Thursday, February 12, 2015


Why So Many Millennials Hate Online Dating, Yet Keep On Doing It

     Dating should be fun, right?

Stop the music--cue the record needle scrape!

Say WHAT?!?

Sure, maybe back in the day... pick her up at eight, drive down to the diner for some milk shakes--strawberry and vanilla--and head on down to the drive-in movie theater to watch a re-release of Gone With the Wind. Maybe you'll get to first base when Clark Gable kisses Vivien Leigh.

But in today's strange world of first dates with people you've met online, the guiding principle seems to be that timeless line Gable utters the film: "Frankly, my Dear, I don't give a damn."

Because online daters have no solid previous connection to each other (least of all, in most cases, a personal introduction by a mutual friend--although some apps allow you to find or see people with whom you share friends on Facebook), there is little at stake in the first meeting or online interaction. It is thus easy to cut bait at any time, a choice many people may make at any stage in the process. In my experience, very many people are willing to go out for coffee or drinks and see how things go on a first date. After all, they are online for a reason. Yet making it past the first date to the second might be almost as difficult as passage from East to West Berlin during the height of the Cold War. The barrier to getting from A to B can be as impenetrable as the Berlin Wall.

Why is this? Given zero previous social ties and lacking any standing relationship with the other person, it is super easy to write them off! I found this out the hard way in the hard-knock dating scene of New York City, where it felt like if you hadn't yet made a killing by selling an ingenious app to Google, gone to a top Med or Law school, climbed Mount Kilimanjaro by age twelve, or cured a vicious disease with a miracle vaccine, you were likely just an average guy (read waste of space) who didn't deserve the time of day. During these difficult times, I seemed to get enough first dates, but was quickly and thoroughly dismissed as an obviously unfit mate.

I seriously considered rewriting my OkCupid profile like this to see what kind of new replies I would get... How would you respond to me with this self-description, ladies???

I have an I.Q. of 202, which occurs which occurs in approximately ONE in 10,881,400,000 people. As I am writing this there are approximately 7,290,250,000 people alive on earth. Statistically, I should not exist. I have invented an app which I sold to Google for 4.7 Billion dollars. I have climbed Everest 7 times, and stopped at least twice each time on the way to call my mom to make sure she wouldn't worry about me. I have founded a worldwide foundation that fights for human rights, ending poverty and disease, and preventing ethnic cleansing and violence against women and children. I hold boxing titles for championships in the United States and Europe, and have defeated the Ukrainian boxer/former presidential candidate Vitali Klitschko both at boxing and at chess, at which he is also a prodigy. Jay-Z has publicly acknowledged that I am cooler than he is, and also that I am a bigger man. He also added in a comment to The Source magazine that I am "his boy." Not sure what that means, but I like it!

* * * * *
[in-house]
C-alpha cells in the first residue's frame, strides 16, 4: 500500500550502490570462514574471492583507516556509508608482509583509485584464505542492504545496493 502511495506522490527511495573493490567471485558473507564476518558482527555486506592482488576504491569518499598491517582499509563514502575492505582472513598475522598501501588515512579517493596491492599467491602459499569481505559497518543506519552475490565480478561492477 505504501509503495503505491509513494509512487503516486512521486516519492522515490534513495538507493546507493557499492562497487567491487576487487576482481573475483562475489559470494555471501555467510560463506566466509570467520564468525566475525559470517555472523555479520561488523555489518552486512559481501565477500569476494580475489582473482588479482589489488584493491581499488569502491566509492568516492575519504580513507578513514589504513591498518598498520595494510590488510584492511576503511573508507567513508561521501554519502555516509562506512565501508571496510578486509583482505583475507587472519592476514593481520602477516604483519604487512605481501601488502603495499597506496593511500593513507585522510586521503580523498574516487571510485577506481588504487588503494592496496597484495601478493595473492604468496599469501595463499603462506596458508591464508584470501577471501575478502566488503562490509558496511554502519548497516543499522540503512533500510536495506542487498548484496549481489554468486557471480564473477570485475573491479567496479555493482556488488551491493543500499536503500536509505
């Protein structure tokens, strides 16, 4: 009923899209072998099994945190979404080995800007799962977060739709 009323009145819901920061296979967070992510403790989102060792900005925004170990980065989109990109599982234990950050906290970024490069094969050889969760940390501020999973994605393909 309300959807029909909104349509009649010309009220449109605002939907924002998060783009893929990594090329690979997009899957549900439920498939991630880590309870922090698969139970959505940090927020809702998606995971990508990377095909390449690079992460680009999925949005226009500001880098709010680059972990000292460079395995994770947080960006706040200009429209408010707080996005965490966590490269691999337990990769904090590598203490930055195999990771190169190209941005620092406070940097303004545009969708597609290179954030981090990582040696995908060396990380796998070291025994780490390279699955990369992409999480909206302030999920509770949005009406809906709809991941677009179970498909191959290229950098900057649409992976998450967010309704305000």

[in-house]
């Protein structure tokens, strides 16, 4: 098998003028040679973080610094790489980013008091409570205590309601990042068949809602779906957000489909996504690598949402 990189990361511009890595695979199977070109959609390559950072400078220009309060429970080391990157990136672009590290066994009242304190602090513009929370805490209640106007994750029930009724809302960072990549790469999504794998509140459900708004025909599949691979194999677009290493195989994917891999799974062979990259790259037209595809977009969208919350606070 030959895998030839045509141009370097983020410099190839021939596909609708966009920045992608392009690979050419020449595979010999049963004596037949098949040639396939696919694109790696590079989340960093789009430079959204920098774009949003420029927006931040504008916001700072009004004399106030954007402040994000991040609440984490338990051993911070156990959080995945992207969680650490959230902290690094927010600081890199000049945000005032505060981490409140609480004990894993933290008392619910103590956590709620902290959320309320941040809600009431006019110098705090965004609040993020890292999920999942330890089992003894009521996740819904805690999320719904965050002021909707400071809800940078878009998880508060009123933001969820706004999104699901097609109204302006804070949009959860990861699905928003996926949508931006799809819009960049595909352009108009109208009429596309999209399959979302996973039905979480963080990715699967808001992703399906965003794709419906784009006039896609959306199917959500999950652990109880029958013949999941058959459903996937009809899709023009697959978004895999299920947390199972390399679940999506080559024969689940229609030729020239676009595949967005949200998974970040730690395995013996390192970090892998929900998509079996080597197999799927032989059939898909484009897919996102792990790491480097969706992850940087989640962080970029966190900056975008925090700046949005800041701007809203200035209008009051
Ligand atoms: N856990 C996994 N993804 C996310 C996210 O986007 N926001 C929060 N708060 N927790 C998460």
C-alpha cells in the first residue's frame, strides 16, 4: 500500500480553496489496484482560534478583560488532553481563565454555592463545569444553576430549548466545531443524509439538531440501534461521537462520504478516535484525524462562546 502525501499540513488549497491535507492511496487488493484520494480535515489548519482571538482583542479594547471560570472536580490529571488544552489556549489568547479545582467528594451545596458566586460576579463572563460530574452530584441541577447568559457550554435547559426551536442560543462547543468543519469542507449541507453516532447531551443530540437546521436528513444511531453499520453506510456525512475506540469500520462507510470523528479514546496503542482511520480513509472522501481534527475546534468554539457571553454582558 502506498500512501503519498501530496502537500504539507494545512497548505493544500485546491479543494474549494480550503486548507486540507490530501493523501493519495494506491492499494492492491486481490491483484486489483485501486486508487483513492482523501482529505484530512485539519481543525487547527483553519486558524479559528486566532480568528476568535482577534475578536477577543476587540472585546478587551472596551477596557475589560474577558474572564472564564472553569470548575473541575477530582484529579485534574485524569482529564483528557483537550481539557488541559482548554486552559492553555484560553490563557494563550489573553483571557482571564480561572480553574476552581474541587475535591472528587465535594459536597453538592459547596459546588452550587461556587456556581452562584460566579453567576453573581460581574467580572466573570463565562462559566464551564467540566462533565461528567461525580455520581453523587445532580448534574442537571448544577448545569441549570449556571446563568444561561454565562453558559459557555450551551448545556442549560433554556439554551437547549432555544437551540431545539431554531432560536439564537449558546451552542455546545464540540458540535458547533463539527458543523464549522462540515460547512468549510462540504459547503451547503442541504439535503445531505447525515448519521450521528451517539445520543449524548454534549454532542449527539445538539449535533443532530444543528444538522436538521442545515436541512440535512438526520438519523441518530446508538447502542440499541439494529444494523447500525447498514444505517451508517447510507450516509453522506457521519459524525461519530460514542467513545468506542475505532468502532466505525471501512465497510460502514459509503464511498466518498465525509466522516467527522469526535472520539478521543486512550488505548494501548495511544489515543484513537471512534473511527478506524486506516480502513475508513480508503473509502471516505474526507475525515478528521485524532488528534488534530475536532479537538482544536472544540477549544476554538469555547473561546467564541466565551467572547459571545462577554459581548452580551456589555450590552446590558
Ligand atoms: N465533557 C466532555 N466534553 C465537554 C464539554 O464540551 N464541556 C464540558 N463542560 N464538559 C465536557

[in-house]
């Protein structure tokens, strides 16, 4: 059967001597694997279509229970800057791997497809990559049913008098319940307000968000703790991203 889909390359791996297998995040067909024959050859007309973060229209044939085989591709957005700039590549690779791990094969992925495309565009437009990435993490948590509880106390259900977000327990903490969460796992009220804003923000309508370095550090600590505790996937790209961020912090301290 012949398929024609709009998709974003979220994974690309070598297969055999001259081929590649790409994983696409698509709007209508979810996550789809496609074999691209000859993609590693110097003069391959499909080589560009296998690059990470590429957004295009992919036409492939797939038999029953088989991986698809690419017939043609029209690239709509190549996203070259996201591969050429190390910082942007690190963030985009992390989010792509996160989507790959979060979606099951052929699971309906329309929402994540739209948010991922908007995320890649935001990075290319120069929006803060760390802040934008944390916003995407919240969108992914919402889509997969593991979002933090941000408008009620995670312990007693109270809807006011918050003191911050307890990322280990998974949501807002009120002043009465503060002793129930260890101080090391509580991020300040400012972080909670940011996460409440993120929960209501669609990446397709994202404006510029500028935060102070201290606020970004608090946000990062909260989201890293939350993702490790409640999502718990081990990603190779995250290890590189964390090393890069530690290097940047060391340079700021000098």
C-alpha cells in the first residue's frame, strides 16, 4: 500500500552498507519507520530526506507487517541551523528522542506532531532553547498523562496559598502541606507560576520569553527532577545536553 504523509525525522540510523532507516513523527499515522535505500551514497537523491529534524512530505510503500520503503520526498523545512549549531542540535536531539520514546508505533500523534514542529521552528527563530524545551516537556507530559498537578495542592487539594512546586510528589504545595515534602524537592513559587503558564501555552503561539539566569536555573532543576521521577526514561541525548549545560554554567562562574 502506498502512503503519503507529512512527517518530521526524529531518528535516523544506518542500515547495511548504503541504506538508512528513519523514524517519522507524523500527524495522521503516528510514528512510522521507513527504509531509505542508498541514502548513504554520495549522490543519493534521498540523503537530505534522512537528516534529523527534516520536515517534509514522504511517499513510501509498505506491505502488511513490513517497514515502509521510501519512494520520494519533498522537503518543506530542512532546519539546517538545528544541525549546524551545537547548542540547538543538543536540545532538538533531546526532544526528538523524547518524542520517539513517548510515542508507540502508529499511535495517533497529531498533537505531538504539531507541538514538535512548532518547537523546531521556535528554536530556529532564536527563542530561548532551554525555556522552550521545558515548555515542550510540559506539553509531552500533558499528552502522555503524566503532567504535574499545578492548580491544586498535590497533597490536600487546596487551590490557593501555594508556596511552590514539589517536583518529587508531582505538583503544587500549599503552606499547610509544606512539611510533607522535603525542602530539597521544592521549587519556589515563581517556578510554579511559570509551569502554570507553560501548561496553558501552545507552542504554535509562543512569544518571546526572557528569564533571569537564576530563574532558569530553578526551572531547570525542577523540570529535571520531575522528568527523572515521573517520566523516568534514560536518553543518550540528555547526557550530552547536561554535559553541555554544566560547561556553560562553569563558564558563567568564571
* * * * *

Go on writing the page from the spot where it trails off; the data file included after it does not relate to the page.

I could go on and on about my many accomplishments, but I AM MORE INTERESTED IN GETTING TO KNOW YOU!        :-)

All kidding aside, I did find New York to be a tough dating market. One fellow dater described her theory for why the scene was as bad as this: 1. People are way too busy. and 2. Everyone thinks they can do better.

I would say these two obstacles could get in the way in any major city, but since I've moved to DC I've found people to be more approachable and accepting on dates. I've generally had a much better time going out, and it doesn't feel like the girl is sitting there judging me against a check-list of ideal partner qualities she has in mind. Down here, people are genuinely interested in relating to each other, and don't tend to leap to judgmental conclusions very quickly. I've heard similar stories from friends who have had much better luck dating in other cities where people are more "relaxed" or "down to earth"--Chicago, for example.

So, the problem I had been blaming alternately on myself and alternately on "OkStupid" or whatever app I was using at the time, turns out to be a problem with neither me nor the dating platforms, but with the Millennial social milieu and how we, myself included, utilize these dating resources. The more we can focus on relating before judging and giving each other a chance before writing each other off, the more likely we will be to forge meaningful and successful relationships.

~ Trevor Swett

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